A man stands talking to a student in a classroom.

Kentucky Education and Labor Cabinet Secretary Jamie Link visited Shelby County Area Technology Center on March 23, 2022. Photo by Shelby Stills.

Jamie Link began leading the Kentucky Labor Cabinet in July 2021, but several months later, he was asked to lead an entirely new cabinet. 

In November 2021, Gov. Andy Beshear announced he would be merging the Education and Workforce Development Cabinet with the Labor Cabinet. The move was part of steps to improve the state’s unemployment insurance system.

Link, formerly the Labor Cabinet secretary, is now secretary of the newly formed Education and Labor Cabinet (ELC). Lt. Gov. Jacqueline Coleman stepped down in October 2021 from her position as Education and Workforce Development cabinet secretary in order to focus more on economic development.

“The Labor Cabinet and the Education and Workforce Development Cabinet were already closely aligned,” said Link. “Our mission is to educate, train and get people employed in the career path of their choice.”

For more than 35 years, Link has served in several different roles across the state, including as Gov. Steve Beshear’s deputy chief of staff, deputy secretary of the state’s Finance and Administration Cabinet and in the University of Kentucky’s (UK’s) Student and Academic Life. He received his bachelor’s degree in accounting from UK, where he says he formed lifelong friendships.

Link said he feels fortunate to be leading this cabinet during a time of economic development to be able to address the “education and training needs” of both children and adults.

“The Education and Labor Cabinet is a new arena for me, but I think it fulfills what I believe is very important and that’s lifelong learning,” he said. “You should always be learning something new and different.”

Link loved school growing up and said he is grateful for the opportunity to positively impact young people’s futures by giving them the best early education possible. He also wants to explore how private employers can assist and become involved with schools to connect them to the workforce as they discover their passions and skills. Making connections between schools and their community members also is one of the central themes of the Kentucky Department of Education’s (KDE’s) United We Learn vision.

While the secretary has thoughts of his own on how to connect labor and education, he plans to listen first and learn the best ways to get students on the right path and how the cabinet can assist the Kentucky Department of Education (KDE).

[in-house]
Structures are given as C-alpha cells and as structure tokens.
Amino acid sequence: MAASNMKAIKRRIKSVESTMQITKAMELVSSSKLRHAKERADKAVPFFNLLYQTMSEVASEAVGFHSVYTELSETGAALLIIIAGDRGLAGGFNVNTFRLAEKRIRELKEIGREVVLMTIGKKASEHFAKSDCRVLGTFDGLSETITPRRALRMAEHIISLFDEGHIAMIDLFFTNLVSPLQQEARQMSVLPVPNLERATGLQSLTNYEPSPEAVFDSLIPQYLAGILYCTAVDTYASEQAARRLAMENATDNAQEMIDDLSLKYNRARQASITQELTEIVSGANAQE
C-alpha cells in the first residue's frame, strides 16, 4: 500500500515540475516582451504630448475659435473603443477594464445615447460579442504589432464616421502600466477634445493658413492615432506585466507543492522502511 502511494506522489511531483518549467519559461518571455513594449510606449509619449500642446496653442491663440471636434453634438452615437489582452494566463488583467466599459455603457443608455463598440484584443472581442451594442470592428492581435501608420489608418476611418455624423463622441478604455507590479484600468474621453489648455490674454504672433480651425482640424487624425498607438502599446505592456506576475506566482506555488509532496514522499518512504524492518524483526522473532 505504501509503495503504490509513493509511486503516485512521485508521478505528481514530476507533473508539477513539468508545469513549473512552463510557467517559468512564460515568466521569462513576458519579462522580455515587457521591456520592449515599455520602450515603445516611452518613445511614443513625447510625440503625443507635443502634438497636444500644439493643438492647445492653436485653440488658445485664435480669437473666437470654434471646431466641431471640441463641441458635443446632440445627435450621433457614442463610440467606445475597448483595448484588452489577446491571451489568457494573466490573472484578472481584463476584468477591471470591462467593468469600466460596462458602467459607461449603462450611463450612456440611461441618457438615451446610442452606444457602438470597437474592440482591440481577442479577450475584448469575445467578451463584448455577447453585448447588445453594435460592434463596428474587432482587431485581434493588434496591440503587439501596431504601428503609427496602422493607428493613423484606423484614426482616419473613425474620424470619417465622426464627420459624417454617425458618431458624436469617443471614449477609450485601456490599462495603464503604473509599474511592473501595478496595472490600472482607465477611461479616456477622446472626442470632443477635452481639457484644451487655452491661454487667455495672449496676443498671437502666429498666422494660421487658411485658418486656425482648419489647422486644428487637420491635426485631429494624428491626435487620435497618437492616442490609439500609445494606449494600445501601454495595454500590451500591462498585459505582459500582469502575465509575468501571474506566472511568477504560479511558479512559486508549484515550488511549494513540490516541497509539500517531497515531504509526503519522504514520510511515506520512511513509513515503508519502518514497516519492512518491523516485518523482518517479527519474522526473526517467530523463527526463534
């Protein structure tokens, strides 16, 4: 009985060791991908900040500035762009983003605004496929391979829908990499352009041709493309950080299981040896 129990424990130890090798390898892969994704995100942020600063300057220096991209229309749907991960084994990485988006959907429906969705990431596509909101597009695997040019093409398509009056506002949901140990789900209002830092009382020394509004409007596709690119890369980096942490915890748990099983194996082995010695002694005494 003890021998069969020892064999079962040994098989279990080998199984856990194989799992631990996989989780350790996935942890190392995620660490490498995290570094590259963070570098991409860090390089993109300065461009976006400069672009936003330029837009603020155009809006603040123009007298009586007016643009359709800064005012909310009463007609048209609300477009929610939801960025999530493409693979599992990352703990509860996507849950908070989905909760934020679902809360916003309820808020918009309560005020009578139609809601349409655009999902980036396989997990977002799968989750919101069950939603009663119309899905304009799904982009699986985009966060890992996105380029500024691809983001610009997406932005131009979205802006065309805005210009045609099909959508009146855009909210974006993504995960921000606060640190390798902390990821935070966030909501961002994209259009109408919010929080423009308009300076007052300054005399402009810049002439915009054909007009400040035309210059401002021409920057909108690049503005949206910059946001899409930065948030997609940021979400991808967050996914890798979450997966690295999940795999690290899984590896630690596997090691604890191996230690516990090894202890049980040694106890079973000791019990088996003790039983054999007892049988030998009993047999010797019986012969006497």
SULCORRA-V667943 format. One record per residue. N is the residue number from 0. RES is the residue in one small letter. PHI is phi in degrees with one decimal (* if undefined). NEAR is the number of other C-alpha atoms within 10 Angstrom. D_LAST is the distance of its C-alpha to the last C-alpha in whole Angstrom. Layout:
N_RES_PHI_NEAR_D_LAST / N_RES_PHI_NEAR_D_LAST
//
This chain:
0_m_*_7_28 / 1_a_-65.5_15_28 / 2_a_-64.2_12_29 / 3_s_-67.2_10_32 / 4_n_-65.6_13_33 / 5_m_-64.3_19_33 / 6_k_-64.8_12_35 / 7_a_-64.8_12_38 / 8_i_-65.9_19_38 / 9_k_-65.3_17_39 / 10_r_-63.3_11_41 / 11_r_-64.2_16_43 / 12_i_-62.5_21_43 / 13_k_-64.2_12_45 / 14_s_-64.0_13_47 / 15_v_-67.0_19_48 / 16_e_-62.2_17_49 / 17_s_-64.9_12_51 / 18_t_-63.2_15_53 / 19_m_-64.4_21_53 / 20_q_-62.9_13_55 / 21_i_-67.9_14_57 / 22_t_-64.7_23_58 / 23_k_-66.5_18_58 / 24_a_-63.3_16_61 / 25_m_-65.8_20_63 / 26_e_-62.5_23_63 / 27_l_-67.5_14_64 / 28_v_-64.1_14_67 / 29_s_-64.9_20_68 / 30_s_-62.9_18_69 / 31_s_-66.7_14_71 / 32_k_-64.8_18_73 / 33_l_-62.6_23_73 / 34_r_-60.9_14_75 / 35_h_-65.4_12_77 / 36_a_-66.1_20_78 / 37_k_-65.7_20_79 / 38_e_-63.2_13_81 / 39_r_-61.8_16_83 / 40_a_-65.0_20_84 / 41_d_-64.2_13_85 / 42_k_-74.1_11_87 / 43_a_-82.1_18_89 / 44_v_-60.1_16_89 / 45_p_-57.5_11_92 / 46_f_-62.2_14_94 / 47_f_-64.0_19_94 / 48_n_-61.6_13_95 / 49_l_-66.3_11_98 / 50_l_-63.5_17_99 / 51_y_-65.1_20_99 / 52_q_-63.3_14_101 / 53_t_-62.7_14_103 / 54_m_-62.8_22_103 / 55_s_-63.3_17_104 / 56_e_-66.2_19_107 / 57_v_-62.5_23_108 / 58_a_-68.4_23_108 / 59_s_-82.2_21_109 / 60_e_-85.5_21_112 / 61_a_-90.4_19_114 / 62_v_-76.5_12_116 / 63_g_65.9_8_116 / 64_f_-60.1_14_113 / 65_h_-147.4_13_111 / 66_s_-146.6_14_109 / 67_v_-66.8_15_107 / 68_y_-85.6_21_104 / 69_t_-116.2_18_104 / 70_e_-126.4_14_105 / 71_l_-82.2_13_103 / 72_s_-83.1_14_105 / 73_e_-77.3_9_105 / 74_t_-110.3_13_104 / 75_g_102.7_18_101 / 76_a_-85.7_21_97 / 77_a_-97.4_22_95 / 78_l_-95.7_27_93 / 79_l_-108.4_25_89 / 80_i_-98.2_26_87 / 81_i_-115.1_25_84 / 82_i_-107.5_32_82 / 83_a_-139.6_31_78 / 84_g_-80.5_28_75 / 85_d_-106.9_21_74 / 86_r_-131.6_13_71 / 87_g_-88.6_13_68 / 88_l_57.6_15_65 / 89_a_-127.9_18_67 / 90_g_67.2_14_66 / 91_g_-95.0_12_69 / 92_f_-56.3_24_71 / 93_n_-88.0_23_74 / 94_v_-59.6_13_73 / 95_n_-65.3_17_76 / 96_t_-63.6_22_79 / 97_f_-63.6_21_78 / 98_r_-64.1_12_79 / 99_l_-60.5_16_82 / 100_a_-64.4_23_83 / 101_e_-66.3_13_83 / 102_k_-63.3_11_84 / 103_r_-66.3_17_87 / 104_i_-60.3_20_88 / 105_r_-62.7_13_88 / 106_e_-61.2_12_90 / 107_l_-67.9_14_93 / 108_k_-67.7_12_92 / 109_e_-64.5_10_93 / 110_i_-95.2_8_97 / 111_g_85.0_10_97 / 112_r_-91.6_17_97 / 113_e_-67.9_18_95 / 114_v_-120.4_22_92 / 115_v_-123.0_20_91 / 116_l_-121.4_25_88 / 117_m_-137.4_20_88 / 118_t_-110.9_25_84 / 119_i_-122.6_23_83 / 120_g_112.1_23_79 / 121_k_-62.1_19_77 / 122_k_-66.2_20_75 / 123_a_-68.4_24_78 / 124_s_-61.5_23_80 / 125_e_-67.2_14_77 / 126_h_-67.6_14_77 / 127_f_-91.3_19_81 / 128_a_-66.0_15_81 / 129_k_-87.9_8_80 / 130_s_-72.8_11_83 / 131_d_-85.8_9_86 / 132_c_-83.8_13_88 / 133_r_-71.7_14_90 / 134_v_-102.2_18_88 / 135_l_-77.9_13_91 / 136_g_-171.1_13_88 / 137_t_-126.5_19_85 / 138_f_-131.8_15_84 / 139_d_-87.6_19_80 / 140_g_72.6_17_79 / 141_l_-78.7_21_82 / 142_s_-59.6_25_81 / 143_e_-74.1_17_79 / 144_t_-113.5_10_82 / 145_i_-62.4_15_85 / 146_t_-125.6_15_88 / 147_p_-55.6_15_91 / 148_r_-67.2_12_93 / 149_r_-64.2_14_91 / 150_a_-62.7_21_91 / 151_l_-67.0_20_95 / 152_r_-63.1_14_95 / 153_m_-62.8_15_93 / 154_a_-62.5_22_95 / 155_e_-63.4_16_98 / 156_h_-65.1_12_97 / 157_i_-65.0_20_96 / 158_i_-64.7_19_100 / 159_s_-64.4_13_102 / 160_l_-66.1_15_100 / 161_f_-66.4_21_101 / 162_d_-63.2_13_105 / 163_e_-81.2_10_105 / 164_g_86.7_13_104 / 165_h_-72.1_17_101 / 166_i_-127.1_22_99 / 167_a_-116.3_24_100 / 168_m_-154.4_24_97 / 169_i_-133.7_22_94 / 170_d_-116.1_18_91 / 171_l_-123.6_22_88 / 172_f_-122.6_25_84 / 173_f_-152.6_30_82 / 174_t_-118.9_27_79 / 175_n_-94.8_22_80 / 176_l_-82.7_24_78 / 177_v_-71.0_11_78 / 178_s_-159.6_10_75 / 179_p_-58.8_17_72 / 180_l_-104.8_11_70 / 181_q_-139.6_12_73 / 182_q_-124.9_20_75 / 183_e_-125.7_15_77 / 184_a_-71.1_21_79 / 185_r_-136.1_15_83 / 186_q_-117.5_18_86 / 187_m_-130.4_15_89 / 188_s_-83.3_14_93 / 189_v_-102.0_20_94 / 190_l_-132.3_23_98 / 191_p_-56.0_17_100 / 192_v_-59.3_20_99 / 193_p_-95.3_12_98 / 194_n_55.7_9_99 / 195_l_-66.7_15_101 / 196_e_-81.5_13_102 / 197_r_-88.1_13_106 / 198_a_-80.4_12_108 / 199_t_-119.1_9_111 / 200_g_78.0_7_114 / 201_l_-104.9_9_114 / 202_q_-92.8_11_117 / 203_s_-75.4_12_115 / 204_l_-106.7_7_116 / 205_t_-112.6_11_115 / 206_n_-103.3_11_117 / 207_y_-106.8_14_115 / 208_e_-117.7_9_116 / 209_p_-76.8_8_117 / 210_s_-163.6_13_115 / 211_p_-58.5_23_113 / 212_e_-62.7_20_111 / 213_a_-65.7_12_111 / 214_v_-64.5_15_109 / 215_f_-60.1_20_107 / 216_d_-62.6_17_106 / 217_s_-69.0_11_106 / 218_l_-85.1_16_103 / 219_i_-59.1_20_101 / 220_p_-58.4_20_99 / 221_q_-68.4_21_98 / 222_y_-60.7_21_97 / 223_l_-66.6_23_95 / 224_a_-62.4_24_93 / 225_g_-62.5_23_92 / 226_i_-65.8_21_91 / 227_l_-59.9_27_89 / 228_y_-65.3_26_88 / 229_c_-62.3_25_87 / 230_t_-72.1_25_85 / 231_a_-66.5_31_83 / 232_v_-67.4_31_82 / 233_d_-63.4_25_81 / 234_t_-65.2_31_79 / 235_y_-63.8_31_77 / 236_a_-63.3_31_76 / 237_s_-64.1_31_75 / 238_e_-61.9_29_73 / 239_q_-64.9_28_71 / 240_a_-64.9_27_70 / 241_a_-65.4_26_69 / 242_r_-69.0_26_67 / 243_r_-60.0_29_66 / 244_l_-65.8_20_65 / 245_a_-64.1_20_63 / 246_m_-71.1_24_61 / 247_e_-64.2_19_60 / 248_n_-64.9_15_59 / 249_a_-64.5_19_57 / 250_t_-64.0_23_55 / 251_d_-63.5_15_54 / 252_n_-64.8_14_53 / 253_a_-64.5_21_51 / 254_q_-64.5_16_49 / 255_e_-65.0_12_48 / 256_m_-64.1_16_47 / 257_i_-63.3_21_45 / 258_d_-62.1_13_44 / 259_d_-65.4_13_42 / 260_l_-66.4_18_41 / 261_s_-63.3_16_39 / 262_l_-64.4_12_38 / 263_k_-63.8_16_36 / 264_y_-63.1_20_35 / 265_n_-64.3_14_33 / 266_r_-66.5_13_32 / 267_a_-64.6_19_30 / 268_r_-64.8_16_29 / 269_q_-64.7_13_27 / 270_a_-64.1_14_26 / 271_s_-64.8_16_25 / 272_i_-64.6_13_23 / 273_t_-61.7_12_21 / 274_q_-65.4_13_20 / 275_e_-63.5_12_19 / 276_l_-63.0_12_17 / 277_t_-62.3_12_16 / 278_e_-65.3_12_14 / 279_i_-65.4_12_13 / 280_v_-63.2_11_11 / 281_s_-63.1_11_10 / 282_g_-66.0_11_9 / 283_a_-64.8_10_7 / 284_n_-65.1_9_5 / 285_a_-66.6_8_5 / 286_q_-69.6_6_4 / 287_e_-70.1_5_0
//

“Something I learned a long time ago is it’s better to look and listen first,” said Link. “It’s important to me to meet with the appropriate people at KDE and (the) Council on Postsecondary Education and to listen to how we can best assist.”

A man and a woman stand talking in front of machinery.

Kentucky Education and Labor Cabinet Secretary Jamie Link visited Shelby County Area Technology Center on March 23, 2022. Photo by Shelby Stills.

One way the cabinet already is connecting labor and education is through its apprenticeship program, which works with employers to place students in on-the-job training and classroom instruction under the supervision of an experienced industry professional. After completing an apprenticeship, students can attend a two- or four- year university or proceed directly into full-time employment in the field of their training.

“I need to learn more from the education professionals what we can do to help them … address what I think is all our goal: to help people get good jobs, establish good careers and be successful in life,” said Link.

Link wants to begin a dialogue between KDE and the cabinet to explore how they can work together to support students as they enter the workforce, especially as they continue to deal with the effects of COVID-19. Link was formerly a part of the Kentucky Wired project, which worked to expand access to broadband across the Commonwealth. He said ensuring internet access is important to make sure students have the resources they need.

“We have to be nimble and react accordingly to the circumstances surrounding us, but still maintain that drive to be successful in helping students achieve their goals,” said Link. “It’s (COVID-19’s) been a new and unexpected challenge on a global level, but sometimes challenges also present opportunity.”

The creation of the Education and Labor Cabinet must be approved by the Kentucky General Assembly – filed as Senate Bill 180 – before the merger is official.